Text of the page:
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International Tax Planning: A Guide for Journalists

Posted on October 4, 2004 by Martin A. Sullivan
Document originally published in Tax Notes
on October 4, 2004.

This article is for nonexperts, such as most journalists, in search of a better understanding of international tax policy. It describes in a nontechnical way how a U.S.-headquartered multinational corporation can reduce its taxes using current international tax rules. At the expense of precision and in the interest of simplicity, technical tax terms have been omitted.

Under international tax rules, there are two key prerequisites for making money for U.S. companies. First, you must be able to shift profits out of the United States or another high-tax country to a tax haven. Second, you must avoid complex, but porous, U.S. rules designed to prevent that by imposing tax on profits shifted to tax havens.

But first a word about multinational business.

Slicing the Profits Pie

All the complex business of a large corporation usually can be boiled down to three categories: (1) manufacturing, (2) selling, and (3) developing and owning patents, trademarks, trade names, know-how, and other intangible assets. (Corporations in the service industries do only (2) and (3).) For our purposes, manufacturing and selling are more or less generic activities. On the other hand, the development and ownership of intangible assets are what give a company its special or unique value.

Profits are what a company earns after paying all expenses, including interest. The company generates profits from all three sources. The figure on this page illustrates a profit "pie" for a typical large multinational corporation. Except for tax purposes (and sometimes to track performance of different divisions), the corporation usually does not care where the profits are located geographically.

It is a relatively straightforward task to assign geographic location to profits attributable to manufacturing and selling. First, the amounts are easy to determine. Manufacturing profit is estimated as a percentage markup over cost (for example, 30 percent). Profit from selling is like a commission, estimated as a percentage of the sales price (for example, 15 percent). Second, the locations are easy to determine. Manufacturing profit is generated where the factory is located. Selling profit flows from the location of product sales. When a dispute about the amount of profit from manufacturing and selling arises, it is usually about the percentages, and the difference of opinion usually involves a few percentage points.

The size and location of profits from patents, trademarks, and know-how is another story. Because by their nature they are unique, there is more art than science involved in estimating their value and the profits they generate. Second, because they are concepts that exist only on paper, their geographic location is primarily a legal matter — involving the shifting of paper rather than infrastructure and jobs.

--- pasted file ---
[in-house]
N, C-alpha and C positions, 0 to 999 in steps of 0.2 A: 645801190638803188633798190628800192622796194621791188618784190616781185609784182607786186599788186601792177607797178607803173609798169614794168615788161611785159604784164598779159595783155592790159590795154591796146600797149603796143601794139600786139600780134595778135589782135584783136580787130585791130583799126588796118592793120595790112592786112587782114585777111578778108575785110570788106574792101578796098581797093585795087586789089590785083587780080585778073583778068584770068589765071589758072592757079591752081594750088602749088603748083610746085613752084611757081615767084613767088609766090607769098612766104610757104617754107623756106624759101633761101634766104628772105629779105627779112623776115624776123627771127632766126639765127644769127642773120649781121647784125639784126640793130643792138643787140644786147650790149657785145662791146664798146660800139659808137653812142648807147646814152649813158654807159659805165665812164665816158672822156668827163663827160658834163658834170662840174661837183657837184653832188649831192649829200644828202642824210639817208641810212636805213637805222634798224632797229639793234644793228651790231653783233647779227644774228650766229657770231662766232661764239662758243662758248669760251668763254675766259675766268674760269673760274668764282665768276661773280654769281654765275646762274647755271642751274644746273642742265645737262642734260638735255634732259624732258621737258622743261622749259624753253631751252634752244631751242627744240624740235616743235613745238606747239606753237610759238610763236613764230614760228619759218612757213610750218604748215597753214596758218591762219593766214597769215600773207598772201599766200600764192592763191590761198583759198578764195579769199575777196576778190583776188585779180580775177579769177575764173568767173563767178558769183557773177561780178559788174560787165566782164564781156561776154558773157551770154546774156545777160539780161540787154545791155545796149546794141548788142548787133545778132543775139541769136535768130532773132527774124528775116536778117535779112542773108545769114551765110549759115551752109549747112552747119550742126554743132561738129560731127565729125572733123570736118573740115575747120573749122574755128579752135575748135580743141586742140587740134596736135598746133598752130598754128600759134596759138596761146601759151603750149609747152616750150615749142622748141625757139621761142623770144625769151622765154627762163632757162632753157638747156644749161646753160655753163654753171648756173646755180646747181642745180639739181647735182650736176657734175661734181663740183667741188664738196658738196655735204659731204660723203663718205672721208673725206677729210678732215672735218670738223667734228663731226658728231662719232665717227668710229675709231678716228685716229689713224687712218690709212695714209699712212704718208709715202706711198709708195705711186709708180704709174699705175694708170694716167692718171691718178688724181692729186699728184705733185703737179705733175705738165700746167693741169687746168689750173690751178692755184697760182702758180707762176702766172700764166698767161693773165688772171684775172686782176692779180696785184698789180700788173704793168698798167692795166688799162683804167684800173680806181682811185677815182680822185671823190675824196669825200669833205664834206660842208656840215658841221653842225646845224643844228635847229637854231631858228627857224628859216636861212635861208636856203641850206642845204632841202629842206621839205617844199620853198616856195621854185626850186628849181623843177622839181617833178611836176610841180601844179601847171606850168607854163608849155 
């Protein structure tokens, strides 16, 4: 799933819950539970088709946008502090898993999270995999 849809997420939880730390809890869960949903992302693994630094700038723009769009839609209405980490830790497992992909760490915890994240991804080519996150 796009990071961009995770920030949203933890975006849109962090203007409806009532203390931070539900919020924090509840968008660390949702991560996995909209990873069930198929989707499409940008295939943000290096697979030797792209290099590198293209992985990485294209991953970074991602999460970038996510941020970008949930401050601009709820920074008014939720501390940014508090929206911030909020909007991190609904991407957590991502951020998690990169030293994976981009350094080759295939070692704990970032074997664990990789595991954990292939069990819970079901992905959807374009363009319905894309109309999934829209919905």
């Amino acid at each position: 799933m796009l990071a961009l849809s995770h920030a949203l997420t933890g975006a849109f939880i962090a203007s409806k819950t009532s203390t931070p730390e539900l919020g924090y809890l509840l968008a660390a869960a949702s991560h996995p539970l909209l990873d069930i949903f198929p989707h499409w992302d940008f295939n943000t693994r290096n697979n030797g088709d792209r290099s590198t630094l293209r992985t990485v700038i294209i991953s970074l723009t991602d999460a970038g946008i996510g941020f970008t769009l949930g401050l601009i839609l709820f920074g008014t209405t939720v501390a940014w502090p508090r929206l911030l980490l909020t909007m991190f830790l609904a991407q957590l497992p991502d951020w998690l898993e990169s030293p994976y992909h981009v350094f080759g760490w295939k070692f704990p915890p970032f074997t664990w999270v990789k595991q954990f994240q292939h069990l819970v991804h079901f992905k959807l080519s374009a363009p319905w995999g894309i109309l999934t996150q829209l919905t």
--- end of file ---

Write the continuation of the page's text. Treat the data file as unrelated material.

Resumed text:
Slicing a Multinational's Profit Pie
Example: Total Worldwide Profit = $100

To reduce overall foreign taxes and reduce U.S. taxes, corporate tax planners try to move as much of their real business operations as possible to low-tax countries. People on the business side may have different objectives. For the most part, they want to locate selling activities close to their markets and manufacturing activities where labor costs are low.

In most cases, particularly in the short term, the tax planner is confined to devising ways to shift profits without shifting real business activities. Ideally, manufacturing and selling would be attributed to low-tax countries. But because major markets are generally located in high-tax countries, the usual goal is to attribute profit to manufacturing if it is located in a low-tax country.

But the biggest and most lucrative slice of the pie for tax purposes is the profit attributable to patents, trademarks, and know- how. Whenever possible, ownership of valuable assets — almost always developed in the United States and other high-tax countries — is transferred to tax havens. Alternatively, income from high-profit patents is attributed to manufacturing and selling activities in low- tax countries.

The First Step: Shifting Profits

In this section we'll discuss three general ways of shifting profits from one country to another. All of them involve cross-border transactions between different parts of a single multinational corporation.

Transfer Pricing — Example: Irish Manufacturing. Suppose a U.S.-headquartered corporation has an affiliate that manufactures computer components in low-tax Ireland. Each component sold to ultimate customers in the United States for $50 costs the Irish subsidiary $10 to produce.

Because the Irish operation has an efficient and relatively simple manufacturing process, a reasonable return for the Irish subsidiary would be 50 percent over costs, or $5 per component. Therefore, a reasonable price for sales from the Irish subsidiary to the U.S. parent is $15 per item.

The U.S. company, however, asserts that the engineers in Ireland have made considerable product improvements and, with no help from the U.S. parent, Irish managers have made considerable developments in the process of manufacturing the components. The company also argues that because of advances made by competitors, the U.S. patent no longer has high value. It also asserts that the U.S. trade name is comparable to other trade names that are licensed for royalties of less than 5 percent of the U.S. sales price (that is, less than $2.50).

For all those reasons, a price of $25 is claimed for the transfer from the Irish subsidiary to the U.S. parent. The IRS agrees to the claim because it is under pressure to settle cases promptly and because it does not have the resources to audit all transfer pricing issues. That leaves the Ireland subsidiary with profits ($15) at triple the appropriate level ($5). The inflated profits are subject to low Irish tax rates, rather than higher U.S. rates.